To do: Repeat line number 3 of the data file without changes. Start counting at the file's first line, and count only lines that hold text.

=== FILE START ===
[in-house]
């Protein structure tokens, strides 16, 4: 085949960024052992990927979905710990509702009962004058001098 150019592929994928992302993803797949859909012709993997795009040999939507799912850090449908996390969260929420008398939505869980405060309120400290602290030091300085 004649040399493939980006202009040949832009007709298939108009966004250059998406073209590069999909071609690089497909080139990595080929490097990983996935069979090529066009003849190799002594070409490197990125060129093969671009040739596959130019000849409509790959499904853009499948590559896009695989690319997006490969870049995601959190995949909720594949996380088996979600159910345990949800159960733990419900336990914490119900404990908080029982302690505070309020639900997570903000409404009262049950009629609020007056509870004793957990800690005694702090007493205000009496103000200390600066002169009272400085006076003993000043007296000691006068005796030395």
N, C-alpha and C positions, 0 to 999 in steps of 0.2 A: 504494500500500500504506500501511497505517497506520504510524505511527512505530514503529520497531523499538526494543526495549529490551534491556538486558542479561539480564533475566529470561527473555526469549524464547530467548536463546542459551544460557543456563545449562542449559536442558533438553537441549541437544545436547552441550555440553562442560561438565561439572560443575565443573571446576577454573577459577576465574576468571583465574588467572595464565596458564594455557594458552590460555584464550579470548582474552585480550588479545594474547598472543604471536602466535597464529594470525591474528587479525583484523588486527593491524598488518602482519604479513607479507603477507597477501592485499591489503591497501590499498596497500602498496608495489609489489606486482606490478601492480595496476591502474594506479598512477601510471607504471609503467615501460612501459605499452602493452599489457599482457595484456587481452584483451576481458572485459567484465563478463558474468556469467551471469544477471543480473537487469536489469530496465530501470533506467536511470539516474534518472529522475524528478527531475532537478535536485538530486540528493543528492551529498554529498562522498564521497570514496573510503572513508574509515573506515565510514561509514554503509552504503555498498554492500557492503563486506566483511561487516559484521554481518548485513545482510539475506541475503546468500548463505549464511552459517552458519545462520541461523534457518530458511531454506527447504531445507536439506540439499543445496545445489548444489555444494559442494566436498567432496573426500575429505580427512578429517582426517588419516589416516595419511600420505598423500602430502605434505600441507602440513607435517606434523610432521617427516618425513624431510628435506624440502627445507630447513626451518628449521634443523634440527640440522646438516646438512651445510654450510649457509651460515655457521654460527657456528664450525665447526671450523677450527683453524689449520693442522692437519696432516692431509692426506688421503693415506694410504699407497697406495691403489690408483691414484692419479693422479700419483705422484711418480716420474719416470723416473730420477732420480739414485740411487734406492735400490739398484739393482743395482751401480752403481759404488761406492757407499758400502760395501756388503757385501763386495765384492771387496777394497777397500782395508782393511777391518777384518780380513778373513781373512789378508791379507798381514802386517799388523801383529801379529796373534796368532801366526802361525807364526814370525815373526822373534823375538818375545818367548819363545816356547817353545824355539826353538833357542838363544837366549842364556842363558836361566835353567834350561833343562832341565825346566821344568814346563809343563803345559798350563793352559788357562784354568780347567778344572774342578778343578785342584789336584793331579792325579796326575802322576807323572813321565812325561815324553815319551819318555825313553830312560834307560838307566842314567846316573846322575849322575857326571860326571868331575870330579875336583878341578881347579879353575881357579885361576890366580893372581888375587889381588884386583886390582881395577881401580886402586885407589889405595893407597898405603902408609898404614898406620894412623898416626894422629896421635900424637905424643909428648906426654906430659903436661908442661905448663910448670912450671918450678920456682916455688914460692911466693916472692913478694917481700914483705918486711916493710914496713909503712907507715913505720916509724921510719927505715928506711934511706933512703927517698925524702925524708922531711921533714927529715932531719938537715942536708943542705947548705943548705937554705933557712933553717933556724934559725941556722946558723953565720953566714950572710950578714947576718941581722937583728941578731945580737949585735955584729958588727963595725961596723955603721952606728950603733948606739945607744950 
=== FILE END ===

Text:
N, C-alpha and C positions, 0 to 999 in steps of 0.2 A: 504494500500500500504506500501511497505517497506520504510524505511527512505530514503529520497531523499538526494543526495549529490551534491556538486558542479561539480564533475566529470561527473555526469549524464547530467548536463546542459551544460557543456563545449562542449559536442558533438553537441549541437544545436547552441550555440553562442560561438565561439572560443575565443573571446576577454573577459577576465574576468571583465574588467572595464565596458564594455557594458552590460555584464550579470548582474552585480550588479545594474547598472543604471536602466535597464529594470525591474528587479525583484523588486527593491524598488518602482519604479513607479507603477507597477501592485499591489503591497501590499498596497500602498496608495489609489489606486482606490478601492480595496476591502474594506479598512477601510471607504471609503467615501460612501459605499452602493452599489457599482457595484456587481452584483451576481458572485459567484465563478463558474468556469467551471469544477471543480473537487469536489469530496465530501470533506467536511470539516474534518472529522475524528478527531475532537478535536485538530486540528493543528492551529498554529498562522498564521497570514496573510503572513508574509515573506515565510514561509514554503509552504503555498498554492500557492503563486506566483511561487516559484521554481518548485513545482510539475506541475503546468500548463505549464511552459517552458519545462520541461523534457518530458511531454506527447504531445507536439506540439499543445496545445489548444489555444494559442494566436498567432496573426500575429505580427512578429517582426517588419516589416516595419511600420505598423500602430502605434505600441507602440513607435517606434523610432521617427516618425513624431510628435506624440502627445507630447513626451518628449521634443523634440527640440522646438516646438512651445510654450510649457509651460515655457521654460527657456528664450525665447526671450523677450527683453524689449520693442522692437519696432516692431509692426506688421503693415506694410504699407497697406495691403489690408483691414484692419479693422479700419483705422484711418480716420474719416470723416473730420477732420480739414485740411487734406492735400490739398484739393482743395482751401480752403481759404488761406492757407499758400502760395501756388503757385501763386495765384492771387496777394497777397500782395508782393511777391518777384518780380513778373513781373512789378508791379507798381514802386517799388523801383529801379529796373534796368532801366526802361525807364526814370525815373526822373534823375538818375545818367548819363545816356547817353545824355539826353538833357542838363544837366549842364556842363558836361566835353567834350561833343562832341565825346566821344568814346563809343563803345559798350563793352559788357562784354568780347567778344572774342578778343578785342584789336584793331579792325579796326575802322576807323572813321565812325561815324553815319551819318555825313553830312560834307560838307566842314567846316573846322575849322575857326571860326571868331575870330579875336583878341578881347579879353575881357579885361576890366580893372581888375587889381588884386583886390582881395577881401580886402586885407589889405595893407597898405603902408609898404614898406620894412623898416626894422629896421635900424637905424643909428648906426654906430659903436661908442661905448663910448670912450671918450678920456682916455688914460692911466693916472692913478694917481700914483705918486711916493710914496713909503712907507715913505720916509724921510719927505715928506711934511706933512703927517698925524702925524708922531711921533714927529715932531719938537715942536708943542705947548705943548705937554705933557712933553717933556724934559725941556722946558723953565720953566714950572710950578714947576718941581722937583728941578731945580737949585735955584729958588727963595725961596723955603721952606728950603733948606739945607744950 